If one were to attempt to glean a kernel of insight from the article, it would be by ignoring the title’s claim altogether and evaluating its sentiment. For one, the article says much more about the nature of recovery than it does about safety. High-density, mixed-use neighborhoods tend to command the type of infrastructural redundancies that not only provide services to a much larger group of people over smaller geographic areas, but allow at least partial restoration of services in a relatively short timeframe. For most people who experience the aftermath of a major storm, it’s the return to normalcy that takes it greatest toll. Further, the article hints that storms like Sandy are only going to become more common as global warming trends continue to advance. The inevitability of these storms places additional importance on advancing technology, engineering and policy measures to ensure that architecture and the urban environment are prepared to withstand them. Developing more stringent building codes, for example, may need to be a priority in coastal cities that are not historically subject to hurricane-like storms.

I’m not positive that dense patterns of urban development can be boiled down to a unified safety paradigm. I tend to assume that in such instances, there’s only so much that can be done before extreme precautionary measures become disruptive to daily life. And if such safety restrictions are one possible response to Sandy, the elimination or marginalization of developable coastal lands in the city could be another, potentially more significant result.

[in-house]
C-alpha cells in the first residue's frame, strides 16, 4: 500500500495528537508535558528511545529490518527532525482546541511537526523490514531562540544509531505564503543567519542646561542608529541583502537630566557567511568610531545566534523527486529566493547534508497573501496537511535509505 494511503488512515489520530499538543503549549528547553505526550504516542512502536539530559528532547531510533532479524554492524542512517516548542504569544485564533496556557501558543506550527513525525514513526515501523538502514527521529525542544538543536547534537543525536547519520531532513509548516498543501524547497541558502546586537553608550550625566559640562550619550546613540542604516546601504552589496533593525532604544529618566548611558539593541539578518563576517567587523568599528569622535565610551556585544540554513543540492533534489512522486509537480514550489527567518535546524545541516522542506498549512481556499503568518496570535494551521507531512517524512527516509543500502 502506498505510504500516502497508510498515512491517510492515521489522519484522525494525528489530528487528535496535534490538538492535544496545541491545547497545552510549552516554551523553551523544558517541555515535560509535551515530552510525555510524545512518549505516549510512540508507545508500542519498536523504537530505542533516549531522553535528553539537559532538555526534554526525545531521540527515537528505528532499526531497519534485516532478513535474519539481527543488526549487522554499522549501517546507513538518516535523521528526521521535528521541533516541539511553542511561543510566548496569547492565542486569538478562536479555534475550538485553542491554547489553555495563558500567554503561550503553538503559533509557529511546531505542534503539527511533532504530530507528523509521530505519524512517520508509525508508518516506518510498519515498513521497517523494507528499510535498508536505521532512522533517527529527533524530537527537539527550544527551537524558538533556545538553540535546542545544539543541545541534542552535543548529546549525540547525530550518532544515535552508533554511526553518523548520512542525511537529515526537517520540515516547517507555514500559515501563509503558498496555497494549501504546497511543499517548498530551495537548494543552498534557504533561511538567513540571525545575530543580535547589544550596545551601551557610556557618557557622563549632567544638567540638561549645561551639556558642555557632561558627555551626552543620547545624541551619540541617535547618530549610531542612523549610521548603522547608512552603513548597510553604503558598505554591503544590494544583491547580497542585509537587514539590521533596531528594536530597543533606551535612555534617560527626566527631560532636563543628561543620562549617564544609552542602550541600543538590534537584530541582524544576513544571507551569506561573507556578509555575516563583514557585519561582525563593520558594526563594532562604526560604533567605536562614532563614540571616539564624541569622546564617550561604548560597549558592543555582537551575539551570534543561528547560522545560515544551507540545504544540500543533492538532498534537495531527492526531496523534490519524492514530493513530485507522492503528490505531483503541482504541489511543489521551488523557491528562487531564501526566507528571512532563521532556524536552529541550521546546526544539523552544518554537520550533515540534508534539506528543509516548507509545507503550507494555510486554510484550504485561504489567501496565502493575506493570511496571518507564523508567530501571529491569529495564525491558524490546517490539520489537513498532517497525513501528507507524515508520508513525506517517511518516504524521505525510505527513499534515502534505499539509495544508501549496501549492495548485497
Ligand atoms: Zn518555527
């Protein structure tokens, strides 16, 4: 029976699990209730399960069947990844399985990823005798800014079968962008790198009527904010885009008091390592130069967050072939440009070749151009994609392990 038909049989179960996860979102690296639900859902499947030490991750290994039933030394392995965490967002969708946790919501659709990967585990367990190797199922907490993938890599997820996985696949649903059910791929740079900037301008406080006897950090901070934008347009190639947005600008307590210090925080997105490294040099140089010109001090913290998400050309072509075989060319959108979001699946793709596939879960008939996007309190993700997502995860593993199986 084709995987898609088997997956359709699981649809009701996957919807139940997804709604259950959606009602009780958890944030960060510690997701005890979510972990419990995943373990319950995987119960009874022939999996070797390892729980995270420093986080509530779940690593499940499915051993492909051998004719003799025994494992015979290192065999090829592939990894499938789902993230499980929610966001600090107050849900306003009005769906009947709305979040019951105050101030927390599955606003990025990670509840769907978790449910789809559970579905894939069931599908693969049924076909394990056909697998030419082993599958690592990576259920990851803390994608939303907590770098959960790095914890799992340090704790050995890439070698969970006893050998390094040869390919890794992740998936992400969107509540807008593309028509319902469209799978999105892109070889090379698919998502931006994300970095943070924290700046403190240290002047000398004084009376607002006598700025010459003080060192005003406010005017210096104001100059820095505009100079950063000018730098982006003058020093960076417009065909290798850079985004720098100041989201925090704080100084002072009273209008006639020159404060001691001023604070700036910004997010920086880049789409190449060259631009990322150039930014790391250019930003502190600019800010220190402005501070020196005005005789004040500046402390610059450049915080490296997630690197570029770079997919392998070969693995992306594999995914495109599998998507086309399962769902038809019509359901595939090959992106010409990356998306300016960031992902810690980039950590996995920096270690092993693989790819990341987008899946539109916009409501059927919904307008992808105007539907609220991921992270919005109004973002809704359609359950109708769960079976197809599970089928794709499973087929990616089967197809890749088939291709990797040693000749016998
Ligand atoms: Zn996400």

This is Chakrarbti’s real objective: To preserve the development potential of riverfront property, and in the process, maintain the city’s accessibility to residents of all income levels. It’s an old argument, but also one backed up by the simplest supply-and-demand logic stating that an increase in the supply of housing will drive down housing costs. Further, over the long-term, housing developed for high-income tenants will trickle down and become the affordable housing of tomorrow. Put another way, Chakrabarti’s article is an argument to do the right thing even if his reasons are not entirely supported by facts. As someone planning to move to New York City in the near future (to practice architecture, no less), the prospect of a lower rent and better housing options sounds swell.

It’s the title that Chakrabarti should have given to his article.